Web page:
September 18, 2016

My Mother Isn't Just a Fistula

Last week I posted the first half of a Q&A with Roz Chast, author of the wonderful book, Can't We Talk About Something More Pleasant? which was just released in paperback. Here is the rest of the interview:

MG: You also deal with death.  And you came to understand that dying can be a protracted process. You begin by saying you used to think that what would happen, as happened to “Mrs. McGillicudy,” was that she would feel unwell and take to her bed. She would stay there for 3 or 4 weeks, getting weaker. And one night she would develop a death rattle and after that, she would die. “The End.” But you learned that dying was “a lot more painful, humiliating, long-lasting, complicated, and hideously expensive.” I’m curious—before your parents’ deaths, had anyone you knew and cared about died? Do you think our lack of experience with dying contributes to our naivete?

RC: You bet!!!! It all happens off-camera.

MG: You do a splendid job of showing how preposterous we doctors can be when we propose “life-saving” treatment near the end of life. You describe how you brought your mother to a gastroenterologist who diagnosed a bowel fistula, an abnormal connection between the intestine and the outside world, and wanted to know if you wanted surgery (the only fix for this) because without the procedure, she might die. And you think: “wouldn't [surgery] be a little risky/painful/possibly insane for a 96-year old woman for whom sitting upright in a chair for half an hour…is a major effort?? And if she survives the operation, how does she manage the colostomy apparatus??? Have we lost all our marbles????” Did anyone other than the staff of “The Place,” the assisted living facility where your parents lived, and eventually hospice, evaluate what your parents could and could not do for themselves? Do you think this is as important as assessing the heart and lungs?

RC: Yes. Very much so. That we didn’t keep pretending that death is always completely avoidable. It made me think that the doctor wasn’t really seeing my mother as a person. She was just a fistula.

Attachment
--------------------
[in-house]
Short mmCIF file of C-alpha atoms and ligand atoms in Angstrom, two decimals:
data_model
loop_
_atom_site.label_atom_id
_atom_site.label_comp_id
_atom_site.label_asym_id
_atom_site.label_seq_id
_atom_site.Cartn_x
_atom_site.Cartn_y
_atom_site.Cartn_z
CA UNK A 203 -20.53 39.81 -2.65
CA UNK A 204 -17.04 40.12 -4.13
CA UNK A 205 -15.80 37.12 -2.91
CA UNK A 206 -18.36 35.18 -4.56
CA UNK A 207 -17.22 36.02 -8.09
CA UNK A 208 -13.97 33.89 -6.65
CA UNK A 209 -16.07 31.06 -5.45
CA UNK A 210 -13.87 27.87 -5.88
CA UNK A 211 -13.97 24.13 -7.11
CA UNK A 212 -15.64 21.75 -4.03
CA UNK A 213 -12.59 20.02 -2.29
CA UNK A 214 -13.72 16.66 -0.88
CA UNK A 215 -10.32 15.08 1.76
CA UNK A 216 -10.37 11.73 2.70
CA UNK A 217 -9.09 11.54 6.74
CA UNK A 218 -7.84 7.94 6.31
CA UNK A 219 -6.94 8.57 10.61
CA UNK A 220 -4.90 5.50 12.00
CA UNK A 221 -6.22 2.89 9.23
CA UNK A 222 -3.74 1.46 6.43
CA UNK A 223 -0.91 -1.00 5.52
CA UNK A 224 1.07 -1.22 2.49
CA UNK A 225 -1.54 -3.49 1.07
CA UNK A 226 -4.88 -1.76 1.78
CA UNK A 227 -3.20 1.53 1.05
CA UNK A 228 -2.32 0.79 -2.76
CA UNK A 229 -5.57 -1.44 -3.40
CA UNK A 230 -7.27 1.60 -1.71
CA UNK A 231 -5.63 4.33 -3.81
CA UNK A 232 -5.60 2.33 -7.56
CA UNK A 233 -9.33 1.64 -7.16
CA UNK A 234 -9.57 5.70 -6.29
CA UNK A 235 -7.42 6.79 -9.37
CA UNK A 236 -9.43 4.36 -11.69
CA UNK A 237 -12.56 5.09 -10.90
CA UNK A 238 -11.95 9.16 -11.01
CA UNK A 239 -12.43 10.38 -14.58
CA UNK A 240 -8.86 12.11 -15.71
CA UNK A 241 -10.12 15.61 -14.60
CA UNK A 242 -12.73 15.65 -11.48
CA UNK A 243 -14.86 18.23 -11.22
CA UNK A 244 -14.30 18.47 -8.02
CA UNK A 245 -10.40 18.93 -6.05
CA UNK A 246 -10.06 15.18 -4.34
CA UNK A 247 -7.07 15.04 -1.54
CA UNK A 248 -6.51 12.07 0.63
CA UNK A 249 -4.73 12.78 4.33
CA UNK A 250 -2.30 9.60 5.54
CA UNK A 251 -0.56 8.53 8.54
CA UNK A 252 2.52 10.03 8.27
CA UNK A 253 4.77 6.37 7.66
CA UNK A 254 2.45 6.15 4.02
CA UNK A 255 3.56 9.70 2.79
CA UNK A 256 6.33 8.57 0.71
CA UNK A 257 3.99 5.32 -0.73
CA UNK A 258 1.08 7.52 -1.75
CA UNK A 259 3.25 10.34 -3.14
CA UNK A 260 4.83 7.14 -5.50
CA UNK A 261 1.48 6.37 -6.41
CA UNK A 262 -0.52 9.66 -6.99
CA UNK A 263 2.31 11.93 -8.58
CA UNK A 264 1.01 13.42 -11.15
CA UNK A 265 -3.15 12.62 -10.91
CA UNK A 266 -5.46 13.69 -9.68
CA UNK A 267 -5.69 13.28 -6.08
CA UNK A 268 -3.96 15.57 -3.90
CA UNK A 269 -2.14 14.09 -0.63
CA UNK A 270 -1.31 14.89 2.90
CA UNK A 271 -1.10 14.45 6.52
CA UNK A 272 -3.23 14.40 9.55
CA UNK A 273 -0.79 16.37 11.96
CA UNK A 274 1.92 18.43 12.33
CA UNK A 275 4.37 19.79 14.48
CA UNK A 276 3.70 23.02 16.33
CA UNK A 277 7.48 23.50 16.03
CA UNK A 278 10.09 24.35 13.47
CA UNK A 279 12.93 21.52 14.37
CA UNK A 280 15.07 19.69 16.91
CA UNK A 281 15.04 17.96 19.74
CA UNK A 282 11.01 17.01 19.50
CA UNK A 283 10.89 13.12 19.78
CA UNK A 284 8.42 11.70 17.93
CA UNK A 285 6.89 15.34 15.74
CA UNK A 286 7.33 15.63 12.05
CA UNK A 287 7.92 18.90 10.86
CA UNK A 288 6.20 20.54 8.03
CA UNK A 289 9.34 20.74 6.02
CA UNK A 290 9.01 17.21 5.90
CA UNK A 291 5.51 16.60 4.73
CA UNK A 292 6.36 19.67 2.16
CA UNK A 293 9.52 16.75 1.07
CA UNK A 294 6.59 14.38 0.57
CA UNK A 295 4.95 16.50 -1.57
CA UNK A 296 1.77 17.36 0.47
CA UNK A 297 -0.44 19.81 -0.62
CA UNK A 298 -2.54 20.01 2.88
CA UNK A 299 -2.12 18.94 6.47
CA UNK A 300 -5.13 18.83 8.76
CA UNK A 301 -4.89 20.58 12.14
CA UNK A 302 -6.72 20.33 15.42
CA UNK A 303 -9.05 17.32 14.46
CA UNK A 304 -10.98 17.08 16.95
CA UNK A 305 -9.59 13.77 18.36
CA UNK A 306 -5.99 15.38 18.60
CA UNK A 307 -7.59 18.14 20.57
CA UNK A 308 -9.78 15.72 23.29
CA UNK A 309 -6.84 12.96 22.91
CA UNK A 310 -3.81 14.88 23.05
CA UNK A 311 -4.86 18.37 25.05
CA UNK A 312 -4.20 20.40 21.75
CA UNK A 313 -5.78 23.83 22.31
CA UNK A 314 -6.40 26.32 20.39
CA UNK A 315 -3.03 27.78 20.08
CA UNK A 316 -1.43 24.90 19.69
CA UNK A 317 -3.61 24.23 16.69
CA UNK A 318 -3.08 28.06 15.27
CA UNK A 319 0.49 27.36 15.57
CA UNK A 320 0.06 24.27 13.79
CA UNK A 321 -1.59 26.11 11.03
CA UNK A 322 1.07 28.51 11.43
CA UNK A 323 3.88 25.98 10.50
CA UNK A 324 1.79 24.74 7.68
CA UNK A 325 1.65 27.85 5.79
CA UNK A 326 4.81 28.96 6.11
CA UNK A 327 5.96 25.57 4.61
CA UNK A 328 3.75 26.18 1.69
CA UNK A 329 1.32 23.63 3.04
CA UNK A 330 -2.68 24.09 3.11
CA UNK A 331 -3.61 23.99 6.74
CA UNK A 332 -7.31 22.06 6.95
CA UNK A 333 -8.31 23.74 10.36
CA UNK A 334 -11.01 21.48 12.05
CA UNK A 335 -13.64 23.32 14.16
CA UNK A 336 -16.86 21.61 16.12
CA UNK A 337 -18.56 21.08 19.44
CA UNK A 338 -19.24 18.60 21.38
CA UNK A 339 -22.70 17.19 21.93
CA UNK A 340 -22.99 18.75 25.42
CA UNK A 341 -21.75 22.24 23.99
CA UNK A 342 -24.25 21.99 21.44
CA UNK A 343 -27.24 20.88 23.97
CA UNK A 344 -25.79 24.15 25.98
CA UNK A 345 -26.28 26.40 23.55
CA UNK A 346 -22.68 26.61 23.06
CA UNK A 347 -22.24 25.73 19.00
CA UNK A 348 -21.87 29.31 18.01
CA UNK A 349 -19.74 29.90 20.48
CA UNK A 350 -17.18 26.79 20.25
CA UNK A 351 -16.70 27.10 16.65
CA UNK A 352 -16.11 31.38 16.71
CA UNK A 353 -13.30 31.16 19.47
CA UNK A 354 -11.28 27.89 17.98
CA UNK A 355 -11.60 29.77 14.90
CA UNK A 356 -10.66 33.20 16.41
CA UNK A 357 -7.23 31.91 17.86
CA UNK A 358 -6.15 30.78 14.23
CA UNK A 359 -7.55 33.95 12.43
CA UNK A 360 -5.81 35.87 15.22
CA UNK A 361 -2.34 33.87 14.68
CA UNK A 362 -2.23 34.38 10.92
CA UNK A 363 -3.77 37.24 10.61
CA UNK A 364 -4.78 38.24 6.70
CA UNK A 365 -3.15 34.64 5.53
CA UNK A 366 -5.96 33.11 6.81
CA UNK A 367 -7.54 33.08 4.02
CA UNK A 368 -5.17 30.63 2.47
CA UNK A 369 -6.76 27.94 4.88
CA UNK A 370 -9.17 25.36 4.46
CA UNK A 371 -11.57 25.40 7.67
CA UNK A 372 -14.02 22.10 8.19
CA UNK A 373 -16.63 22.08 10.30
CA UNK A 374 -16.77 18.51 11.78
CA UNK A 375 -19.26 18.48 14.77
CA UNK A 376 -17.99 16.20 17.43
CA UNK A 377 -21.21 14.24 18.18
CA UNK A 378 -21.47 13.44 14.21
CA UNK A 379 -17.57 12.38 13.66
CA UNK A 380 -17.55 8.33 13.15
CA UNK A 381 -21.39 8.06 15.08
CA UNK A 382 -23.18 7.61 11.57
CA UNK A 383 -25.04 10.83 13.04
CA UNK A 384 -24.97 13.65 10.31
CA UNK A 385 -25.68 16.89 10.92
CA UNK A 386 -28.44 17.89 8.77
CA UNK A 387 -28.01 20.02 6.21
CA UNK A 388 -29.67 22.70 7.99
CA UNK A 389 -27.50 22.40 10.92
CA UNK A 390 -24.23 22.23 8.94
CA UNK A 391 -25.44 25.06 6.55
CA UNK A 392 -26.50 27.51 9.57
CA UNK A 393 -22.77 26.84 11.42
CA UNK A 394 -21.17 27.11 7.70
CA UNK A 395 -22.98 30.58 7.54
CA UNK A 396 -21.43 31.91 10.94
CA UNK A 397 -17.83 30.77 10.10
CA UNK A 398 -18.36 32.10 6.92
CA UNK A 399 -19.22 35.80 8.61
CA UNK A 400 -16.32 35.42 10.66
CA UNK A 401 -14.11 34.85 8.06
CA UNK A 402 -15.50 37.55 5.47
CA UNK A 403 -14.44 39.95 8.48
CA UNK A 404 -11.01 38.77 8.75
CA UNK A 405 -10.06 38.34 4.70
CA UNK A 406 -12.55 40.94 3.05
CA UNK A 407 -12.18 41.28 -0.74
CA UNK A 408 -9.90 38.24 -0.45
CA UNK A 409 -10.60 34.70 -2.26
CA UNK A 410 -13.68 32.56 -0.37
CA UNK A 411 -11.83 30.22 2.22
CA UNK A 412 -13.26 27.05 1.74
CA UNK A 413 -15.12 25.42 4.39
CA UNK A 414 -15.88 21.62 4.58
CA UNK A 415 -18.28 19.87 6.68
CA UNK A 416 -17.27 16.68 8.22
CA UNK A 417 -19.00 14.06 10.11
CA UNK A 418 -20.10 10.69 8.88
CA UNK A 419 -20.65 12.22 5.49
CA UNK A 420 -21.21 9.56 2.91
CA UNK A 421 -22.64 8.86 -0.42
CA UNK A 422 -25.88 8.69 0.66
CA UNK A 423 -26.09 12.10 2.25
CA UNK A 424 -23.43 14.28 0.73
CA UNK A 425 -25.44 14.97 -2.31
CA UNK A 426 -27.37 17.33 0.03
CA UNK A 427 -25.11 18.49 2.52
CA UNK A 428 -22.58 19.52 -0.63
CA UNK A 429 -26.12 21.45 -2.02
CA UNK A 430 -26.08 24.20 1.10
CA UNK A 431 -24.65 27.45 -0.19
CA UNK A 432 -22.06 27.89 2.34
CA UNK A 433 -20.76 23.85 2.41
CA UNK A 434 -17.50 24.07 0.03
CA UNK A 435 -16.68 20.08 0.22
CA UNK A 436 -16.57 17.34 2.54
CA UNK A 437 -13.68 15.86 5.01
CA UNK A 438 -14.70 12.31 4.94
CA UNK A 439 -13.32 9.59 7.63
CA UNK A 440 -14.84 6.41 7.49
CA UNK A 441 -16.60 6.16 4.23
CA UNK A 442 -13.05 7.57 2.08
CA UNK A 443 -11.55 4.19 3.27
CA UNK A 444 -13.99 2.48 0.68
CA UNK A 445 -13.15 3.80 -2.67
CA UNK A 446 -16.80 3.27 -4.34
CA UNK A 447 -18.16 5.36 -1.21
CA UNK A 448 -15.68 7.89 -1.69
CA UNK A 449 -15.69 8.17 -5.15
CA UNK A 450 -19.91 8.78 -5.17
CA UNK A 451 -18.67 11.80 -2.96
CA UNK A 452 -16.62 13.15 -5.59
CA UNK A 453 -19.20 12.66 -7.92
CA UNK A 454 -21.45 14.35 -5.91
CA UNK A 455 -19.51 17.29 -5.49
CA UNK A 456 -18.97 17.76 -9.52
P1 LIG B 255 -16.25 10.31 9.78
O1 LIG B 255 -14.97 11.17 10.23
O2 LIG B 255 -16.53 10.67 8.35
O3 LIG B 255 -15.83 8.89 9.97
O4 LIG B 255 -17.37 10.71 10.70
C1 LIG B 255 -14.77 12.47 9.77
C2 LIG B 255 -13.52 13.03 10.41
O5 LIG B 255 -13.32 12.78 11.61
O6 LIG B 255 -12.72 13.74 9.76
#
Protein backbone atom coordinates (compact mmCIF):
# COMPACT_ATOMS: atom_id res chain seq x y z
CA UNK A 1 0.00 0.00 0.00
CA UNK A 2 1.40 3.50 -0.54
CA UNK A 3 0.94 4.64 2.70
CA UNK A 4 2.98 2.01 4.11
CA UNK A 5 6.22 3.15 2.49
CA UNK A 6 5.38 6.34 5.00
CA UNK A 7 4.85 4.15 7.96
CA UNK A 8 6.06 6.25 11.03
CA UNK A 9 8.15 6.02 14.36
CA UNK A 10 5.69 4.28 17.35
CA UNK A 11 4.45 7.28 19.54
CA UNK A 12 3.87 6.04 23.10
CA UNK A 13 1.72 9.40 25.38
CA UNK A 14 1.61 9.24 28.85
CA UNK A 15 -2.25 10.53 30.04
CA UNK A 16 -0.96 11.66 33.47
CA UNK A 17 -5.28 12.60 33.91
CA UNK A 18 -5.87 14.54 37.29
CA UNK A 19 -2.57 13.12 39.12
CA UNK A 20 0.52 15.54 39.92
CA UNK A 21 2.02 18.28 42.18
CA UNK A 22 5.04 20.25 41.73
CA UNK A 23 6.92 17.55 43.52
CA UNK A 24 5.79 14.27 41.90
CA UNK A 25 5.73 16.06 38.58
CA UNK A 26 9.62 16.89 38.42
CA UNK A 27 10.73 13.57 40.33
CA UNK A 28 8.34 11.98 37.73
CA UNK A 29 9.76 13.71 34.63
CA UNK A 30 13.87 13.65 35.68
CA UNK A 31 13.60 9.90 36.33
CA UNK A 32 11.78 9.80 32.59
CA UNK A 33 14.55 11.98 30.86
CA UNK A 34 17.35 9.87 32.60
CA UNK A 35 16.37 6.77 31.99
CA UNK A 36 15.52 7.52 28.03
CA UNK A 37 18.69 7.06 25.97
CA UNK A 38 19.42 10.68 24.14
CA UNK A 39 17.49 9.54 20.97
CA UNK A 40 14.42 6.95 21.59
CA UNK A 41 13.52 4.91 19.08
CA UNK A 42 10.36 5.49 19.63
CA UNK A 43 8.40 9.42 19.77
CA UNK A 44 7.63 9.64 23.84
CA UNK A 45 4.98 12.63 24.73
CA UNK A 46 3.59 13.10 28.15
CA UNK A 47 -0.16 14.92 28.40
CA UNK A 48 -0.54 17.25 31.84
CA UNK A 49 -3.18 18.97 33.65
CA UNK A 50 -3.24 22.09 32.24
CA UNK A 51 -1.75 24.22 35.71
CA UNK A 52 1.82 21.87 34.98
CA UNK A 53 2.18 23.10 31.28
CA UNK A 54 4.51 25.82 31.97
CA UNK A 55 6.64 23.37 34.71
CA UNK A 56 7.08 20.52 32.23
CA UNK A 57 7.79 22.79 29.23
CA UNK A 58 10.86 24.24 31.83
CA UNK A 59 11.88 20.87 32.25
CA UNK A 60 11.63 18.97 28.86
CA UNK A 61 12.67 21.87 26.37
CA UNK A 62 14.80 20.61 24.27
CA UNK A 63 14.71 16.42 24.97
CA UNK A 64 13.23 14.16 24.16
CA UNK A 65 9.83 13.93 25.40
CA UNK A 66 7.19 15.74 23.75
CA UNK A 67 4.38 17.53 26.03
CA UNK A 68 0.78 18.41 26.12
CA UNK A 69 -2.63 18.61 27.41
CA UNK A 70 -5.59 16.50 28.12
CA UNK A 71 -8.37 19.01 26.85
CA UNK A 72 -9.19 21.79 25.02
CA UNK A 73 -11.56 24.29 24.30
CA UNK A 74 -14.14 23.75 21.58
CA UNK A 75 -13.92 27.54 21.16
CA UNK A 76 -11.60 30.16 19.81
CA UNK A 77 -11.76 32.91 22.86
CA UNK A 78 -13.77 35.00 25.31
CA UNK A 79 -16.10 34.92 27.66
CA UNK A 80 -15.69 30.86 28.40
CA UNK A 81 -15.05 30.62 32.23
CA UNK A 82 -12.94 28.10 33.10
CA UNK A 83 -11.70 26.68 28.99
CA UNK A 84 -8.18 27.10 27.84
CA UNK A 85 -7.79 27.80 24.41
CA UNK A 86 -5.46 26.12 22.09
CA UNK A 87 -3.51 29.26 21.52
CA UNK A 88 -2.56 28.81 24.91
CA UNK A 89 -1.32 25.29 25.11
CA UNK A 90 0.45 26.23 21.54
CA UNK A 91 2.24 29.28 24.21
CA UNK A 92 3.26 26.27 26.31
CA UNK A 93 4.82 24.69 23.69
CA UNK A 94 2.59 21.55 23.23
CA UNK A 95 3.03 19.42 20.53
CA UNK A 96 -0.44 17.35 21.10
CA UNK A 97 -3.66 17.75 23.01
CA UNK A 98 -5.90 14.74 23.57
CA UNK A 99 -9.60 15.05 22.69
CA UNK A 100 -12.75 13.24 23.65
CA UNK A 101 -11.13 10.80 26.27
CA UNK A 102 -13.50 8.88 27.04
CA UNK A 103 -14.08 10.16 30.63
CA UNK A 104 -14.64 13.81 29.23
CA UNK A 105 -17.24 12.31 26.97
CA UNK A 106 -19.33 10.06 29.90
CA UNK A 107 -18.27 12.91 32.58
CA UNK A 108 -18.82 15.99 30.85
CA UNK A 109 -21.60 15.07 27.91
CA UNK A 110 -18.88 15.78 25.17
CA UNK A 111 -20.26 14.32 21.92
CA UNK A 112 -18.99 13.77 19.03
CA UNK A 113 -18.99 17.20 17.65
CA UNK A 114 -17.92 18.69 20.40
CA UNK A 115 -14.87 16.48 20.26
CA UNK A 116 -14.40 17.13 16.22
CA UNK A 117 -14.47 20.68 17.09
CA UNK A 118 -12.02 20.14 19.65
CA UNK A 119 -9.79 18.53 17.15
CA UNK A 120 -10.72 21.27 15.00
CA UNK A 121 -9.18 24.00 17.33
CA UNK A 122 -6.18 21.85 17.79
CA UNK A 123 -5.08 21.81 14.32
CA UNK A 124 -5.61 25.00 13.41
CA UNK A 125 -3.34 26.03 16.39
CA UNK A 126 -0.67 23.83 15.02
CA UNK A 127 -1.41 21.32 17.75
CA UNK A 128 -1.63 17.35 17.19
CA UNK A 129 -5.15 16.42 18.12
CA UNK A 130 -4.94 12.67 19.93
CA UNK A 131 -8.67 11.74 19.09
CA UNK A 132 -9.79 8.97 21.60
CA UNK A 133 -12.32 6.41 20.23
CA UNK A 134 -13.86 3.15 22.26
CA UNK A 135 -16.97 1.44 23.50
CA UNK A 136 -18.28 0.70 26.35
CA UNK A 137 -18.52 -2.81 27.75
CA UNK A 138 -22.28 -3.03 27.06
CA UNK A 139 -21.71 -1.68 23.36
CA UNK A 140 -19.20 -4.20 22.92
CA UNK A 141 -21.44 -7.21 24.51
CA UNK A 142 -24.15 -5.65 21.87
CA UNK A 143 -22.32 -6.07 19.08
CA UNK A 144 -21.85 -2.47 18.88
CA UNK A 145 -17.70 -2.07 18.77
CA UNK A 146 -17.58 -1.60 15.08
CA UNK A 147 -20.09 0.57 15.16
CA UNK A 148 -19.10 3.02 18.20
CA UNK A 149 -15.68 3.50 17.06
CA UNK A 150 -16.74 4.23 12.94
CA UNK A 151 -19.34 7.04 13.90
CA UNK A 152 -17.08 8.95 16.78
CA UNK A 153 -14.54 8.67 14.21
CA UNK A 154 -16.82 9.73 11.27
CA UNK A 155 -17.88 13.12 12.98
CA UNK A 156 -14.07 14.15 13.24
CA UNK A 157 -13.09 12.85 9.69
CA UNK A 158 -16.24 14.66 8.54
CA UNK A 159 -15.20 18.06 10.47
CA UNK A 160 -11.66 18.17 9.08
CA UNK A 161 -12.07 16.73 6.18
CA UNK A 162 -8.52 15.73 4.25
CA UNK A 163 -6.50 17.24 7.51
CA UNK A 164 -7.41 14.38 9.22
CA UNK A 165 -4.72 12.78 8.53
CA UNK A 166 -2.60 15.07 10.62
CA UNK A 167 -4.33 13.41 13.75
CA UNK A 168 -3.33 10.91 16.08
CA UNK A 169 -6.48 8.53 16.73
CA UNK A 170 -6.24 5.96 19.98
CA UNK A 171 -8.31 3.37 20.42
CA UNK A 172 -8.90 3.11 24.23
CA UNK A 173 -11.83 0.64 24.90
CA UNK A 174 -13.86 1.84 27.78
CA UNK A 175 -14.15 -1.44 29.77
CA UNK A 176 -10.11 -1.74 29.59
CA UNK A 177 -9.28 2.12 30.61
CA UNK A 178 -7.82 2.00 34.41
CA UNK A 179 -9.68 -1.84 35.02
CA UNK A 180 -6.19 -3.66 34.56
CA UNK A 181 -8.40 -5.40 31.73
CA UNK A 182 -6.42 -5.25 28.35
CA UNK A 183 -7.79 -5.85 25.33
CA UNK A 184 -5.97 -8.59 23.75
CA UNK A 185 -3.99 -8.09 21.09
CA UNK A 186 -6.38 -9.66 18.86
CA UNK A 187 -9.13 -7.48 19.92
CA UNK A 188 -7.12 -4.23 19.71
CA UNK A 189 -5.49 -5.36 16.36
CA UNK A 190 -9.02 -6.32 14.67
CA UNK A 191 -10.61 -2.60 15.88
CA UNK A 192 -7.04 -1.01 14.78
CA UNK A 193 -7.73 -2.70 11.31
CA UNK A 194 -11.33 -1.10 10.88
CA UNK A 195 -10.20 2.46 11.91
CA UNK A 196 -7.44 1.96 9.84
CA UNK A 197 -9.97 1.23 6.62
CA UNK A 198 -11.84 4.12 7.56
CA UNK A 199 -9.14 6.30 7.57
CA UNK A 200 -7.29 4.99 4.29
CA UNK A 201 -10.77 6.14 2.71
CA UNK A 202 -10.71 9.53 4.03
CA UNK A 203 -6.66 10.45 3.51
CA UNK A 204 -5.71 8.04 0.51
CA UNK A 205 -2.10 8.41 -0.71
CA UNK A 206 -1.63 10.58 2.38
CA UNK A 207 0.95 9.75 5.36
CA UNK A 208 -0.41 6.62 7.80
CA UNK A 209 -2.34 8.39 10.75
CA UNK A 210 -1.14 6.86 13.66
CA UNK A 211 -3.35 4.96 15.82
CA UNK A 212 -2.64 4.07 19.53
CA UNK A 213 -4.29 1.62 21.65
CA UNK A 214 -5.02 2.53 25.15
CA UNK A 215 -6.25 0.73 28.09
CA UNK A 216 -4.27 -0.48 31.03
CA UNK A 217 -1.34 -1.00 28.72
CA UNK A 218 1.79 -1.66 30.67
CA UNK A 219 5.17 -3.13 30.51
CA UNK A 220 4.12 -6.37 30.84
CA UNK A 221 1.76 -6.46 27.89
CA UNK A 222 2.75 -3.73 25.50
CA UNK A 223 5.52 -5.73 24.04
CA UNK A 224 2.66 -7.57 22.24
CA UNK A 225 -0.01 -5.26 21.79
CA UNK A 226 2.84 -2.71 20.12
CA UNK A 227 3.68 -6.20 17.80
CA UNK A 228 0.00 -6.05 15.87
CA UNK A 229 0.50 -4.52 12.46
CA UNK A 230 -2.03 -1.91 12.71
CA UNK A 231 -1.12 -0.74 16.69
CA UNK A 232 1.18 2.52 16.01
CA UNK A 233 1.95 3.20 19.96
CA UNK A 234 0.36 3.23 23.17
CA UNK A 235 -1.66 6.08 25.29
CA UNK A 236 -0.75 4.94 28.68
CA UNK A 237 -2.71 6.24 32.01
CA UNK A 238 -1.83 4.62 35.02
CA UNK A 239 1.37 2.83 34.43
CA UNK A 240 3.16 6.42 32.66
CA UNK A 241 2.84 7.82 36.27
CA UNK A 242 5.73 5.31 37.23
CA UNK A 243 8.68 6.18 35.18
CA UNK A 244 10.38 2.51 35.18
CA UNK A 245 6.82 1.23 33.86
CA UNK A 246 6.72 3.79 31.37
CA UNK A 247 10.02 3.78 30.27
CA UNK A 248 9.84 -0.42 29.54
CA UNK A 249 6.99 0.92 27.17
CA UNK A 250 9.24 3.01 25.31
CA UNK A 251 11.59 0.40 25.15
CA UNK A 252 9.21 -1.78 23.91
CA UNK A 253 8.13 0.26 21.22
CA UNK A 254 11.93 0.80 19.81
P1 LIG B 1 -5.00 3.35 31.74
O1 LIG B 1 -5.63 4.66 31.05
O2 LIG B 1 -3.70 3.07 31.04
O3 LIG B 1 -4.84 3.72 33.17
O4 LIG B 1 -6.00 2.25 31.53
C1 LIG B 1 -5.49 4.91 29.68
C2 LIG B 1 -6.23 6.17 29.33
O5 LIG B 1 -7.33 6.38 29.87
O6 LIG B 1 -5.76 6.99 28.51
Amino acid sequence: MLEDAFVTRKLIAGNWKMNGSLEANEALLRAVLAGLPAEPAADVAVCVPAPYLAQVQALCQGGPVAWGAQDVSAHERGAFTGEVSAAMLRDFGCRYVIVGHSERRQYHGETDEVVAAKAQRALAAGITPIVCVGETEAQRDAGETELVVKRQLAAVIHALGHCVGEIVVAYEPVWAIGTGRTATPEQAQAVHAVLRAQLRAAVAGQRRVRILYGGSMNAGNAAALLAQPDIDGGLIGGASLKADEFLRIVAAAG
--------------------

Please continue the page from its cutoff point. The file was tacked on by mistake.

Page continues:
MG: At various points in the narrative, you talk about feeling guilty. You feel guilty about sometimes wishing your parents were dead, about spending so much money on their care, about spending time with your own family instead of them. And then near the end of your mother’s life, when she has a very devoted personal care attendant, you feel guilty that your mother “gets along better with Goodie [the aide] than with me.” It must have been hard to admit all these feelings. Was it cathartic for you to put all this down in images and dialogue?

RC: Not cathartic. I write and draw to remember. I’m not interested in catharsis. I’m afraid of forgetting.

MG: You tell the illuminating story of how your mother, after being enrolled in hospice care for some time while at the assisted living facility, suddenly improves. You acknowledge that you had “sort of adjusted to the idea that she was dying” and then—she was eating. Where in the adjustment process, you say, is “eating a tuna sandwich?” There are many aspects of the last stage of life that are hard on adult children—where would you rank the fact that it’s sometimes a real roller coaster?  

RC: I’d say that in general, the process that goes on in extreme old age was a total mystery. And yes, it was much more up and down than I had expected.

Go forth and read!

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